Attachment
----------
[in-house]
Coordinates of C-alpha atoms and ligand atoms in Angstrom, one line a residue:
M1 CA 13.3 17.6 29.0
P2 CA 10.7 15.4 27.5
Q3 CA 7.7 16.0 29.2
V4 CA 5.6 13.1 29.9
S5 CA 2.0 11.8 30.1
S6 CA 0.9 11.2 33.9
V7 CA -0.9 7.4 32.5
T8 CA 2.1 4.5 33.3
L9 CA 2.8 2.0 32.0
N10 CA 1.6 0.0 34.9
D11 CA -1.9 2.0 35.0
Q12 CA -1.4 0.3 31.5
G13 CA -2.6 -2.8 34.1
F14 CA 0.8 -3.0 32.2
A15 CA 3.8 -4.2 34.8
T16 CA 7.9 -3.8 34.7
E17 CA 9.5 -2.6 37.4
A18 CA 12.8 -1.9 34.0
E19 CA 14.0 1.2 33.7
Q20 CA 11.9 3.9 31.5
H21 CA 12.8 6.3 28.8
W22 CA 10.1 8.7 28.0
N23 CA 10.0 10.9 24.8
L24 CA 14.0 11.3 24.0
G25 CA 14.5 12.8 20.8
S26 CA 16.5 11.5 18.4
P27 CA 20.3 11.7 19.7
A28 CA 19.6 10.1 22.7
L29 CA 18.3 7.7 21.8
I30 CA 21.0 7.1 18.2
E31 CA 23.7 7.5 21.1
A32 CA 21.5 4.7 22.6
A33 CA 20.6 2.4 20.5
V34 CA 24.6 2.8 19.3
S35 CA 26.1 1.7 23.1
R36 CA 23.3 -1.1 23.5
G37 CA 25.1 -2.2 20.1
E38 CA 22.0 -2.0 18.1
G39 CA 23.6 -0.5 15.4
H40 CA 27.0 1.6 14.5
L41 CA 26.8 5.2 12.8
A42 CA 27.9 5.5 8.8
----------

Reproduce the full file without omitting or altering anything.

[in-house]
Coordinates of C-alpha atoms and ligand atoms in Angstrom, one line a residue:
M1 CA 13.3 17.6 29.0
P2 CA 10.7 15.4 27.5
Q3 CA 7.7 16.0 29.2
V4 CA 5.6 13.1 29.9
S5 CA 2.0 11.8 30.1
S6 CA 0.9 11.2 33.9
V7 CA -0.9 7.4 32.5
T8 CA 2.1 4.5 33.3
L9 CA 2.8 2.0 32.0
N10 CA 1.6 0.0 34.9
D11 CA -1.9 2.0 35.0
Q12 CA -1.4 0.3 31.5
G13 CA -2.6 -2.8 34.1
F14 CA 0.8 -3.0 32.2
A15 CA 3.8 -4.2 34.8
T16 CA 7.9 -3.8 34.7
E17 CA 9.5 -2.6 37.4
A18 CA 12.8 -1.9 34.0
E19 CA 14.0 1.2 33.7
Q20 CA 11.9 3.9 31.5
H21 CA 12.8 6.3 28.8
W22 CA 10.1 8.7 28.0
N23 CA 10.0 10.9 24.8
L24 CA 14.0 11.3 24.0
G25 CA 14.5 12.8 20.8
S26 CA 16.5 11.5 18.4
P27 CA 20.3 11.7 19.7
A28 CA 19.6 10.1 22.7
L29 CA 18.3 7.7 21.8
I30 CA 21.0 7.1 18.2
E31 CA 23.7 7.5 21.1
A32 CA 21.5 4.7 22.6
A33 CA 20.6 2.4 20.5
V34 CA 24.6 2.8 19.3
S35 CA 26.1 1.7 23.1
R36 CA 23.3 -1.1 23.5
G37 CA 25.1 -2.2 20.1
E38 CA 22.0 -2.0 18.1
G39 CA 23.6 -0.5 15.4
H40 CA 27.0 1.6 14.5
L41 CA 26.8 5.2 12.8
A42 CA 27.9 5.5 8.8